David Bourget (Western Ontario)
David Chalmers (ANU, NYU)
Rafael De Clercq
Jack Alan Reynolds
Learn more about PhilPapers
Husserl defines affection in the Analyses1 as "the allure given to consciousness, the particular pull that an object given to consciousness exercises on the ego."2 That something becomes prominent for the ego implies that the object exerts a kind of 'pull' upon the ego, a demanding of egoic attention. This affective pull is relative in force, such that the same object can be experienced in varying modes of prominence and affective relief depending upon bodily comportment, egoic attentiveness, etc. The phenomenon of affection allows Husserl to describe the genesis of association in terms of the lawful, regular exertions of affection upon the ego, prompting (for example) the reproduction of remembered pasts in retention on a purely passive level. Affection thus provides Husserl a non-Humean mechanism for the lawful phenomenon of association. In this light, we can see that affection plays a crucial role in the passive phenomenon of association and thereby in the constitution of sense. The precise role played by affection, however, remains quite problematic in the Analyses. Husserl is rather unclear on this point, and two of the leading commentators on the Analyses, Anthony Steinbock and Bruce Bégout, offer opposing viewpoints. Is affection the precondition for the constitution of any sense unity, as Steinbock suggests, or is it the..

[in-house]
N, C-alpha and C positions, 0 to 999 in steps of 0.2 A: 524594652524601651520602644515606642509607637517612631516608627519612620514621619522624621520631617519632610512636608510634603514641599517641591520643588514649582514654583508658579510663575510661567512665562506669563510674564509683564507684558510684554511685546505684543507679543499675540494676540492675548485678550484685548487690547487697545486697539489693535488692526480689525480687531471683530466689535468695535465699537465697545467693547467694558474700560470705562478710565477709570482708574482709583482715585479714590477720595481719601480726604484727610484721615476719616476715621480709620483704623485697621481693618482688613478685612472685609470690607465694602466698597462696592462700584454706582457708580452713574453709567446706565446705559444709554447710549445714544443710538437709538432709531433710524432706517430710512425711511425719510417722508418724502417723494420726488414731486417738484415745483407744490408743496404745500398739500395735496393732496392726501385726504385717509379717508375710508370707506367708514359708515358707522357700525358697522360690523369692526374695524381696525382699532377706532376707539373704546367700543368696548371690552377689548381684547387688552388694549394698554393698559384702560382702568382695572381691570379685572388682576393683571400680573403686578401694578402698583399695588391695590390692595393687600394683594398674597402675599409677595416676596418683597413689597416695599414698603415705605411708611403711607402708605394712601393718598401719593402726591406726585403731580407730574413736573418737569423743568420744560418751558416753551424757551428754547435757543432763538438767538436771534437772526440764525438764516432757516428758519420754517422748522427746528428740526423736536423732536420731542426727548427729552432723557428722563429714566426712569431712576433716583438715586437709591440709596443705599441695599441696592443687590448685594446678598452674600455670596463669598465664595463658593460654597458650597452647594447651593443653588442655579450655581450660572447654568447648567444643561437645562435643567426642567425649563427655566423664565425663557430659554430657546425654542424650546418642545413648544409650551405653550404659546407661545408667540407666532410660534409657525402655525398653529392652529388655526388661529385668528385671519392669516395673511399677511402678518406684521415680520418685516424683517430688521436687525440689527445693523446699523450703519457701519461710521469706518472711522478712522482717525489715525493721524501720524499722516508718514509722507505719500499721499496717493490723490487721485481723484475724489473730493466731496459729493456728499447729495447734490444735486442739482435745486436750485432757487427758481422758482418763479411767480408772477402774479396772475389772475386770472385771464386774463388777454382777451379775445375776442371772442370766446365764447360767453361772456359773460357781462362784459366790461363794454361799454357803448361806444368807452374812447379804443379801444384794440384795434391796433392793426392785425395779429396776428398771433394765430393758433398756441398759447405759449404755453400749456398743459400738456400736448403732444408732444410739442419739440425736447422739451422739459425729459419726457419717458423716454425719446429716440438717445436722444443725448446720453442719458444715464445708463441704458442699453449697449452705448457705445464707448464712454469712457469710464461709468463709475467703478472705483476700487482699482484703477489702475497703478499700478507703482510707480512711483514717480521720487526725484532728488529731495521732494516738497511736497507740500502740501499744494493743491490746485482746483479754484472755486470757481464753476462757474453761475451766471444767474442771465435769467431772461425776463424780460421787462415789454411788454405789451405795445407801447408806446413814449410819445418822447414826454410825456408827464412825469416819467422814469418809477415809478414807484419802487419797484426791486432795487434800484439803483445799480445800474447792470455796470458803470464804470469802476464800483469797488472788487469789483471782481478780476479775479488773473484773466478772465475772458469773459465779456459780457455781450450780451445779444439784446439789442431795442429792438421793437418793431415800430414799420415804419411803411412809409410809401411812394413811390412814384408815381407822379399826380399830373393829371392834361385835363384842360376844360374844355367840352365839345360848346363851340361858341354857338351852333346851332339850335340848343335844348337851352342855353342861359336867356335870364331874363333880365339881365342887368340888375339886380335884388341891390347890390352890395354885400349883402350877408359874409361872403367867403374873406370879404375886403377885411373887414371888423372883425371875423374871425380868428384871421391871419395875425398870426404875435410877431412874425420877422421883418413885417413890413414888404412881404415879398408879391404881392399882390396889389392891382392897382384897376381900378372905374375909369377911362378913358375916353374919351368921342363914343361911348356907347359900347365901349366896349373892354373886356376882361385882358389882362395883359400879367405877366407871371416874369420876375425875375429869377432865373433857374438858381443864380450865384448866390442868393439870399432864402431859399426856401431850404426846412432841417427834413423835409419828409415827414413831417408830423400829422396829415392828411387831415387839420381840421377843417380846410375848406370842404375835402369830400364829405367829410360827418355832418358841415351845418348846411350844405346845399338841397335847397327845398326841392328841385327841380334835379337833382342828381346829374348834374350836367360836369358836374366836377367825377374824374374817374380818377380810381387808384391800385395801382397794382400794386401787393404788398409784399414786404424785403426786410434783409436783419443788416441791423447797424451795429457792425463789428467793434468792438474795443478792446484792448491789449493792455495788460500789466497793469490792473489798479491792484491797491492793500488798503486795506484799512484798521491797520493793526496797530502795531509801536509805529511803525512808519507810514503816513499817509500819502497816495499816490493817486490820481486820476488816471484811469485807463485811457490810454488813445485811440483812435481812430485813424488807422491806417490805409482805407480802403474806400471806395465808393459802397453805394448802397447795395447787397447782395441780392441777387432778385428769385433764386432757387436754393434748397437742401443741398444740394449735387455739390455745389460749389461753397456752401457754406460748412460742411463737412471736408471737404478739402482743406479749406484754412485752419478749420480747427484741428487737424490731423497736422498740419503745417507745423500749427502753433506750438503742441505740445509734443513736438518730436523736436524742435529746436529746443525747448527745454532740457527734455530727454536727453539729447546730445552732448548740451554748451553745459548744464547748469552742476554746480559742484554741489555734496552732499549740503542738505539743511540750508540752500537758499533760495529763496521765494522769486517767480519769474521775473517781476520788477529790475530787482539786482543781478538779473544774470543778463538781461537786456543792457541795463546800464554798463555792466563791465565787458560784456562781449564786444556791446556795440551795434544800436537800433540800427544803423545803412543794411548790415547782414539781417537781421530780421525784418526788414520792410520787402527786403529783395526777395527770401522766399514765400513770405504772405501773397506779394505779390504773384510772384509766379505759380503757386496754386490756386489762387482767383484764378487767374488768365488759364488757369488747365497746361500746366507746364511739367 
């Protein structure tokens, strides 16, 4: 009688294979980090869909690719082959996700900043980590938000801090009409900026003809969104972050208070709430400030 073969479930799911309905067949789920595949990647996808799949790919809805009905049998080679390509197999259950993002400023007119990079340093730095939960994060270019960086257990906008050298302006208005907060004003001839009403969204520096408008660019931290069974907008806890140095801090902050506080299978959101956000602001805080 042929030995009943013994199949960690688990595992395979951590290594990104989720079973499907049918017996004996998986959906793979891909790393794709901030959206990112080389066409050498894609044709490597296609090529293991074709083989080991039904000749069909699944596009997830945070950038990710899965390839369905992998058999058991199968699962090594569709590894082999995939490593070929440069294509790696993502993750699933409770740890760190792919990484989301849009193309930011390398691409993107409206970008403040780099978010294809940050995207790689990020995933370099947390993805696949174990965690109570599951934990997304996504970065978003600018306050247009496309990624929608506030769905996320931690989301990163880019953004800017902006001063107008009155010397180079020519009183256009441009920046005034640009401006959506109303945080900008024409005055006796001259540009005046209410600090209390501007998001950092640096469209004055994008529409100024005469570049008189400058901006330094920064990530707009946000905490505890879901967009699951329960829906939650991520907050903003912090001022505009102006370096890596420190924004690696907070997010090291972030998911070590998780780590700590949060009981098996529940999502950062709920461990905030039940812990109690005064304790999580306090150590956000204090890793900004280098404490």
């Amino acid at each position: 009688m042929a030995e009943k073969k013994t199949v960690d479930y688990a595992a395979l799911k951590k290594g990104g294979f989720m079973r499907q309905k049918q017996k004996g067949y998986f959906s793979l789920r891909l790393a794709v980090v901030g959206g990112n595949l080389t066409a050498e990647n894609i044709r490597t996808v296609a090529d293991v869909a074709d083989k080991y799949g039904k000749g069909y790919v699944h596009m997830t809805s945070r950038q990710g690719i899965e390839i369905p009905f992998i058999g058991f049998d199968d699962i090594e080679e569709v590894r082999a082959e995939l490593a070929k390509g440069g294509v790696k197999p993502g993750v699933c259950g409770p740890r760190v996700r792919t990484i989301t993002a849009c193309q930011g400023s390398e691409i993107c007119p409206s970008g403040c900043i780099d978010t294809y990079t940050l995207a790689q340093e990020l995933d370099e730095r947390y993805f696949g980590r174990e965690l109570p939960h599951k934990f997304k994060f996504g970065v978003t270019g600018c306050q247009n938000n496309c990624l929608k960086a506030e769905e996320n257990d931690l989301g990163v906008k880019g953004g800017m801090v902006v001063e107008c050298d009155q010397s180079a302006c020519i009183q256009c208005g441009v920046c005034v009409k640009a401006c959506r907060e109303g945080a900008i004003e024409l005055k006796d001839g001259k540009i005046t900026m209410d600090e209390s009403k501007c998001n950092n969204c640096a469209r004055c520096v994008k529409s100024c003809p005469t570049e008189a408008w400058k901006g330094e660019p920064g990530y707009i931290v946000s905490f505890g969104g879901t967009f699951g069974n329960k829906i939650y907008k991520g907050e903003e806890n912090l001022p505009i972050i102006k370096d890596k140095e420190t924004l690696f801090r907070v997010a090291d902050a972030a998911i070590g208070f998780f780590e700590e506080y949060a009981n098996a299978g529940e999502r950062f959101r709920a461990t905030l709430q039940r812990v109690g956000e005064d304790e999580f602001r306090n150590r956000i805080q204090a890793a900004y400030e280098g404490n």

|Keywords||No keywords specified (fix it)|
|Categories||categorize this paper)|
Setup an account with your affiliations in order to access resources via your University's proxy server
Configure custom proxy (use this if your affiliation does not provide a proxy)
|Through your library||
References found in this work BETA
No references found.
Citations of this work BETA
No citations found.
Similar books and articles
Sebastian Luft (2005). Husserl's Concept of the 'Transcendental Person': Another Look at the Husserl-Heidegger Relationship. International Journal of Philosophical Studies 13 (2):141 – 177.
Qingping Liu (2004). Is Mencius' Doctrine of 'Extending Affection' Tenable? Asian Philosophy 14 (1):79 – 90.
Hisashi Nasu (2005). How is the Other Approached and Conceptualized in Terms of Schutz's Constitutive Phenomenology of the Natural Attitude? Human Studies 28 (4):385 - 396.
Hirotaka Nakano (2011). Selbstaffektion in der Transzendentalen Deduktion. Kant-Studien 102 (2):213-231.
Andrew Tallon (1997). Head and Heart: Affection, Cognition, Volition as Triune Consciousness. Fordham University Press.
Maxine Sheets-Johnstone (2006). Essential Clarifications of 'Self-Affection' and Husserl's 'Sphere of Ownness': First Steps Toward a Pure Phenomenology of (Human) Nature. [REVIEW] Continental Philosophy Review 39 (4):361-391.
James Hart (2004). Edmund Husserl, Analyses Concerning Passive and Active Synthesis. Lectures on Transcendental Logic. Husserl Studies 20 (2):135-159.
Claudia Jáuregui (2006). Auto-Affection and Synthesis of Reproduction. Kant-Studien 97 (3):369-381.
Anthony J. Steinbock (2004). Affection and Attention: On the Phenomenology of Becoming Aware. [REVIEW] Continental Philosophy Review 37 (1):21-43.
Added to index2009-01-28
Total downloads19 ( #87,204 of 1,098,638 )
Recent downloads (6 months)1 ( #285,836 of 1,098,638 )
How can I increase my downloads?